It is the boost Leinster coach Joe Schmidt has been "very confident" about from the weekend. It has come to pass as O'Driscoll (ankle), Kearney (back) and Fitzgerald (neck) have all shown no ill-effects at training this week.
A candidate to captain the 2013 British & Irish Lions, O'Driscoll has taken 10 weeks of painstakingly precise rehabilitation to make it back in time for one PRO12 League outing before Leinster embark on an unlikely mission to save their Heineken Cup crown.
The 33-year-old has managed to make it back two weeks earlier than originally estimated from surgery on his ankle ligaments at the end of October.
The outstanding outside centre looked set fare for a stellar 10 months, with the Lions tour a gold-coloured Australian carrot at the end of the season, maybe his last season.
He was just getting into a rhythm from his six-match impact for Leinster when he was taken out of the series of November internationals and the critical back-to-back epic matches against Clermont-Auvergne in the Heineken Cup.
O'Driscoll has made a career out of defying the odds. He could almost have been talking about himself when he spoke about Leinster's Heineken Cup peril at Christmas.
"We will not go down without a fight. You can be absolutely sure about that. It is stacked against us. But, never-say-never," he said.
"We've got a mentality now that we are relentless and that we never give up. We'll see what comes of that in the end."
Ultimately, he has beaten the guess-timation of the specialist to take his place in the centre of Leinster's attack and defence against Edinburgh.
For Kearney, he has had to manage the return to fitness alongside his long-lasting frustration about a back problem that troubled him on-and-off over seven years.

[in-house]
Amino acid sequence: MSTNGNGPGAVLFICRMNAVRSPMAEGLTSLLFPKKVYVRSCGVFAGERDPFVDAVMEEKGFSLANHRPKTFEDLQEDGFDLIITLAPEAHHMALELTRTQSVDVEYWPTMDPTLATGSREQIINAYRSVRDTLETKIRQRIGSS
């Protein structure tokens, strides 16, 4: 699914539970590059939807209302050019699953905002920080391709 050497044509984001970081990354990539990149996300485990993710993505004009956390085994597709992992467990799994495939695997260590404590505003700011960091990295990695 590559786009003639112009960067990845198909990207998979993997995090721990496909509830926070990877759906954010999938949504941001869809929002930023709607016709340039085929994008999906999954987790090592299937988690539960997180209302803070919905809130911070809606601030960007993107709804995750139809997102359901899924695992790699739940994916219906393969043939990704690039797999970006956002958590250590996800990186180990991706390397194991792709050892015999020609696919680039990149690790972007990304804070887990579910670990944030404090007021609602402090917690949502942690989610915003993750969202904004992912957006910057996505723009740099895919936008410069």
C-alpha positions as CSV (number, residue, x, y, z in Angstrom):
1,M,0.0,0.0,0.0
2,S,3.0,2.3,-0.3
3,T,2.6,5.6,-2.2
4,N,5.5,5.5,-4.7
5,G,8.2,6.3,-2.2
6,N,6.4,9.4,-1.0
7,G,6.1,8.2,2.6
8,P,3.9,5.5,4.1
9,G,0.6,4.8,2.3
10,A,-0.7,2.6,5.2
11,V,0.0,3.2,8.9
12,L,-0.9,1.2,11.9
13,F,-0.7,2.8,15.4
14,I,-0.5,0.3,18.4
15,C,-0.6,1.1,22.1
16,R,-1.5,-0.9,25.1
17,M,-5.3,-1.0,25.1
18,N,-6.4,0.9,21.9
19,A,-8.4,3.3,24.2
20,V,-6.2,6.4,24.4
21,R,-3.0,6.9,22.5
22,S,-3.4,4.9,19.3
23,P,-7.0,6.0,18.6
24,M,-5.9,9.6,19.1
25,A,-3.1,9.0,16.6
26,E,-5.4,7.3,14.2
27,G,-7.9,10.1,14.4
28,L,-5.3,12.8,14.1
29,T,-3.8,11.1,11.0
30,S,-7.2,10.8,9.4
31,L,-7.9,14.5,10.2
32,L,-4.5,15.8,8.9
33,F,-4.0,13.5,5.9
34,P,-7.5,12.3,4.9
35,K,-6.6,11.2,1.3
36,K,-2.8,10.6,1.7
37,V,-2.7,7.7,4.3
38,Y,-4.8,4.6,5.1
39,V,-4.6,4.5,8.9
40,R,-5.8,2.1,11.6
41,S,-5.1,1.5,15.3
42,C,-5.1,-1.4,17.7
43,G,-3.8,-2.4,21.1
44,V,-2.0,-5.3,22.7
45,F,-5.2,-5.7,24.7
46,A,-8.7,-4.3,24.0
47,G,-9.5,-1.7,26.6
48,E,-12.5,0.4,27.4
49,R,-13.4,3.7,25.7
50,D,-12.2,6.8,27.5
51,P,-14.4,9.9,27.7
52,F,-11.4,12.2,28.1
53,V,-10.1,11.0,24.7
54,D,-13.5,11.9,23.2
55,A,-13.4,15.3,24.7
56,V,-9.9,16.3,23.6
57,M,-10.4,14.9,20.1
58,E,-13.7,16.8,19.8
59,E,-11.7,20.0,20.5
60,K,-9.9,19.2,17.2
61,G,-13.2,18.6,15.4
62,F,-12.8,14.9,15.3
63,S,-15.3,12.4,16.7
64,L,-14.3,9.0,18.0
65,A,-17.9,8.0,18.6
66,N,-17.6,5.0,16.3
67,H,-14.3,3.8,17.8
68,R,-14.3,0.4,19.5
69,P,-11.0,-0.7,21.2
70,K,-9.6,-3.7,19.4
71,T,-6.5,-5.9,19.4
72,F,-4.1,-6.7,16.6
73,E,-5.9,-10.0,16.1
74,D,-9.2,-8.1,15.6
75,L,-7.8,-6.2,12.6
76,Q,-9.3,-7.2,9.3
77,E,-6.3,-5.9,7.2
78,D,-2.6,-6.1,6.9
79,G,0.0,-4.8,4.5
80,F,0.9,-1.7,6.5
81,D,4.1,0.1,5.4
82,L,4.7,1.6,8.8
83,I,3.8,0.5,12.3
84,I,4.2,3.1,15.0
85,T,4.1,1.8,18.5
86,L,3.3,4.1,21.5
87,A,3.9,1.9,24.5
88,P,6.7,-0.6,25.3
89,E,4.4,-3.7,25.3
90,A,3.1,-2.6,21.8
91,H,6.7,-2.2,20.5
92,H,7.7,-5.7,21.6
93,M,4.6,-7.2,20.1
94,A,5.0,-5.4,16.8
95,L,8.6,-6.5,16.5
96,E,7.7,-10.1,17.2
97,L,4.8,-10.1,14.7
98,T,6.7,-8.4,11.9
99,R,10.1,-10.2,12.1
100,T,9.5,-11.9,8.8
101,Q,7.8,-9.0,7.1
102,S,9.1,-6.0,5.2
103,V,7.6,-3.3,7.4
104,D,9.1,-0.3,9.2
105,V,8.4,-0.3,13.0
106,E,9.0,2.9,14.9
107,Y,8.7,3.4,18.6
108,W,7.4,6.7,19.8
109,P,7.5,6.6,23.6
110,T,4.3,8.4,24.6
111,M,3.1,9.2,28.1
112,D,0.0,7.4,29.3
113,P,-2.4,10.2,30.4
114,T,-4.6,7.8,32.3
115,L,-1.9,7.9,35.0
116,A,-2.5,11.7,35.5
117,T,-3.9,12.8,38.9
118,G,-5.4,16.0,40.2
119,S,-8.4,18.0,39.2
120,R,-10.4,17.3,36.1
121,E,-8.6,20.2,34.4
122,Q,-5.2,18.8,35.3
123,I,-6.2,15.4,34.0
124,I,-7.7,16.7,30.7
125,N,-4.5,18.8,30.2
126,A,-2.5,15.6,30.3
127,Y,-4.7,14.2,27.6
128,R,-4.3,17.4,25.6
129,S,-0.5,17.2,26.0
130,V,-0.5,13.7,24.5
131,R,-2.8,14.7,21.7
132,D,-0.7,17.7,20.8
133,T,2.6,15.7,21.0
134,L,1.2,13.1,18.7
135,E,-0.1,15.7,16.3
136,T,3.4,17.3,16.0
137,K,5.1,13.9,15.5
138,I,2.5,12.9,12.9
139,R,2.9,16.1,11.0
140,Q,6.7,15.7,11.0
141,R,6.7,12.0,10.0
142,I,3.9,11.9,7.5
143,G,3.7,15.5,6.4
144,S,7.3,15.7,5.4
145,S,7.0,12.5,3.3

"I have been dealing with this problem for a long time. I first got it on St Stephen's Day 2005 against Ulster at Ravenhill," he said, back in November.
"It has been bothering me since but it got really bad last year. It put me in doubt for the week of the Heineken Cup final last season.
"When I went on tour to New Zealand in June, it got worse and worse. It probably should have been looked after then. But it wasn't. If I am back in January I will consider that a pretty good return."
The Louthman's application to his rehabilitation has been rigorous, initially involving a mind-numbing two-to-three weeks off his feet.
Kearney is in a good position to contribute to rounds five and six of Leinster's Heineken Cup and Ireland's Six Nations and the Lions, for which he is seen as the number one ranked full-back of the four nations.
It should be noted that Fitzgerald will be making his first appearance on a rugby field for the first time in 36 weeks.
The man once touted as the likely successor to O'Driscoll in Ireland's outside centre slot has been bewitched by a serious neck/shoulder injury and an unfortunate saga over the negotiations about his combined Ireland-Leinster salary.
While Fitzgerald was playing the waiting game on the Irish Rugby Football Union's meagre contract offer - this involved a reputed cut in overall earnings from ¤280,000 to ¤200,000 - he was met with an injury serious enough to leave him on a Leinster-only contract for this season.
He has so much to prove to the IRFU, to Ireland coach Declan Kidney and to any potential suitors who would be interested in one of the most talented players in Europe.
The combination of the loss of all three world-class operators damaged Leinster almost beyond repair. It will take a miracle to make the European Cup quarter-finals.
Leinster are fast running out of matches and these three players are fast losing the time to recover their best form for The Scarlets and Exeter Chiefs.
It will all start in Edinburgh tomorrow night.